Off the Shelf: Gratitude in times of trial
2020 has been a year of commotion around the world that borders on the side of ridiculous. Hurricanes, fires, famine, drought, locust swarms, wars, politics, and everyone’s favorite, COVID-19, have impacted billions of people around the globe this year. People’s anxiety and mental stability have been put through the ringer as so many unexpected or upsetting situations have occurred. It’s easy to see how people’s patience could be a bit beyond frayed at the edges. That being said, November is also a time of gratitude for the good in our lives. It’s easy to focus on the negative, especially when it is loudly repeated from every direction. Here’s a little reminder from the library about all the good things you have that we as librarians seek to promote and defend.
You have the opportunity to read this. I have the opportunity to write it, and the newspaper has the opportunity to print it. Or not. In today’s talk of fake news and social media manipulation, we can be grateful that we have the choice of what to read and watch. There are a number of countries in the world where that is not the case. I could be arrested in some of them just for writing this. At the library, we defend your freedom to choose. What you read, how you read, when you read, how much you read, or why you read aren’t conditions for you here. All are welcome, and we seek to preserve each patron’s right to privacy, no matter what you check out.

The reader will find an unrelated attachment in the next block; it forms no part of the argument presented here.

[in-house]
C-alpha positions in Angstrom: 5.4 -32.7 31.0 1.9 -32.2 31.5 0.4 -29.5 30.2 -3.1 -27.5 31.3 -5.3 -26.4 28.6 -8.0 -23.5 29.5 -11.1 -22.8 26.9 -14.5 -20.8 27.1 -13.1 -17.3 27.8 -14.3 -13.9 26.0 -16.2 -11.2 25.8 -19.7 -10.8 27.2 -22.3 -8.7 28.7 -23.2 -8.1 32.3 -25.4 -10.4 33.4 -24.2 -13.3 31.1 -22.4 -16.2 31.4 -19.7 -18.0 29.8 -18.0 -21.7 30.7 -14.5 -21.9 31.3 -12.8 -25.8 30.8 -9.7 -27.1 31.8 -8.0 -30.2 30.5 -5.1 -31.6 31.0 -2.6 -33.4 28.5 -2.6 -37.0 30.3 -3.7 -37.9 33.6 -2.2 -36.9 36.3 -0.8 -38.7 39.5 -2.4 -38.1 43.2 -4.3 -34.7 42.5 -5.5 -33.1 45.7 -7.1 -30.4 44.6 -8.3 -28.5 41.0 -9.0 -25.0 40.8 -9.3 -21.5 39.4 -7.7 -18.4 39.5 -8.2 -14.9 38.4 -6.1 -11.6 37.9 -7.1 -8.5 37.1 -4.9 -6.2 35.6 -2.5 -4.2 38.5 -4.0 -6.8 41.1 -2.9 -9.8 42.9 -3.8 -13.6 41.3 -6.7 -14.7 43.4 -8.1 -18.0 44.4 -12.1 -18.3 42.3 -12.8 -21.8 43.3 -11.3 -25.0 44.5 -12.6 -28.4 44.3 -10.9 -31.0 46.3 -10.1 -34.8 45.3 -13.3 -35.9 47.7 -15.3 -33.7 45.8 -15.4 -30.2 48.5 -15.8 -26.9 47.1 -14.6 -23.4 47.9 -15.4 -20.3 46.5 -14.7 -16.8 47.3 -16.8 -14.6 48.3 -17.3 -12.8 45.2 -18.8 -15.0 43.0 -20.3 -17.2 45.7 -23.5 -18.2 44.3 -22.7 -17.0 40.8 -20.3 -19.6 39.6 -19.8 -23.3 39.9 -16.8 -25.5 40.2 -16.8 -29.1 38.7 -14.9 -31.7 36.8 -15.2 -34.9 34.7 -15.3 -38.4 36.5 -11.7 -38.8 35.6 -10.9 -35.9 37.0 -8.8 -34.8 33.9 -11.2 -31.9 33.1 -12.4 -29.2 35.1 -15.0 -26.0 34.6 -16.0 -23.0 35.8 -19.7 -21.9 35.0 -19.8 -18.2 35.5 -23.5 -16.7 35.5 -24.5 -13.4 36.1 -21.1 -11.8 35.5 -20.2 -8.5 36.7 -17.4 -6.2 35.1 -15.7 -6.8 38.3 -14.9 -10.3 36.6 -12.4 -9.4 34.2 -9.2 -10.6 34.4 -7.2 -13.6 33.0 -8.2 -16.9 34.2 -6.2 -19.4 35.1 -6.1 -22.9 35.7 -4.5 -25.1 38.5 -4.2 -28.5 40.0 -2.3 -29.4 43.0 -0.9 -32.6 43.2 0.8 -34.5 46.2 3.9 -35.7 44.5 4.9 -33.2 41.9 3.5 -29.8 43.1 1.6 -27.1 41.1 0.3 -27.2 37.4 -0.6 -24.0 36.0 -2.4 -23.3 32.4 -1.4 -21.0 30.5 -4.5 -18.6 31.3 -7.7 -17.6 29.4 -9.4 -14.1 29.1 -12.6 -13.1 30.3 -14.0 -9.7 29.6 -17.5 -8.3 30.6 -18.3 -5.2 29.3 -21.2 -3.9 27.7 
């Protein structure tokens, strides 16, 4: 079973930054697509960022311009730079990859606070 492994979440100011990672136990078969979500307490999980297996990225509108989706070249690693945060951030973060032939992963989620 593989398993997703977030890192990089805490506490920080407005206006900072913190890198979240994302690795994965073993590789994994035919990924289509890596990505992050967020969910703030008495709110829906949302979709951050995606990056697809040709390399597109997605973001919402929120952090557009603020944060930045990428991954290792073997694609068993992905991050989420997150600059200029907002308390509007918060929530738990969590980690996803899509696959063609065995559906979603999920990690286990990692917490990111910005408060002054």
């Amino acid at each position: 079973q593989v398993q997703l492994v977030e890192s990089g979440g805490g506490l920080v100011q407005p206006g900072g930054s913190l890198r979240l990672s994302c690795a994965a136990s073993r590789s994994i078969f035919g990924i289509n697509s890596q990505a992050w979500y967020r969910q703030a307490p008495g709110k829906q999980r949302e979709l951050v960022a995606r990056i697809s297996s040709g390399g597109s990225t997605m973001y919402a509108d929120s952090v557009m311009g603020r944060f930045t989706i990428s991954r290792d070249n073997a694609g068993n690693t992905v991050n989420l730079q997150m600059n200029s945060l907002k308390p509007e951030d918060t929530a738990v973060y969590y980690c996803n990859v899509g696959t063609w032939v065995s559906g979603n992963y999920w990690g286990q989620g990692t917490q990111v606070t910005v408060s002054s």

You have the opportunity to disagree. You could dislike what I write, and you could even write a letter to the editor expressing your opinion. Your neighbor could disagree with both of us. That’s okay. There are places in this world where disagreement is silenced with prisons, torture, and death. The library protects your right to think for yourself. We don’t censor materials because of difference of opinion, belief, or perspective. We guarantee each patron has the ability to see for themselves, to learn all sides of a debate, to question narratives, and to compare and contrast viewpoints. If you have an interest in a topic, author, issue, or book, we’ll do our best to give you the opportunity to read it. No judgment, coercion, or threats allowed.
You have access to ideas. Not only do you get to read what you want and decide to agree or disagree, but you also have the opportunity to seek the unknown, to look for answers, to build on the work of others, to invent something new, to be inspired, and much more. If every book in our library were of the same genre, it would be a poor service to our community. Some would find it wonderful, but it would exclude many others from the opportunity to enjoy the benefits of the freedom to read.
We hope you’ll take time this month, or even just today, to consider the good things you have in your life. If life has got you down, and you can’t think of anything else. Remember, you still have the library, and if you have the library, you have the world.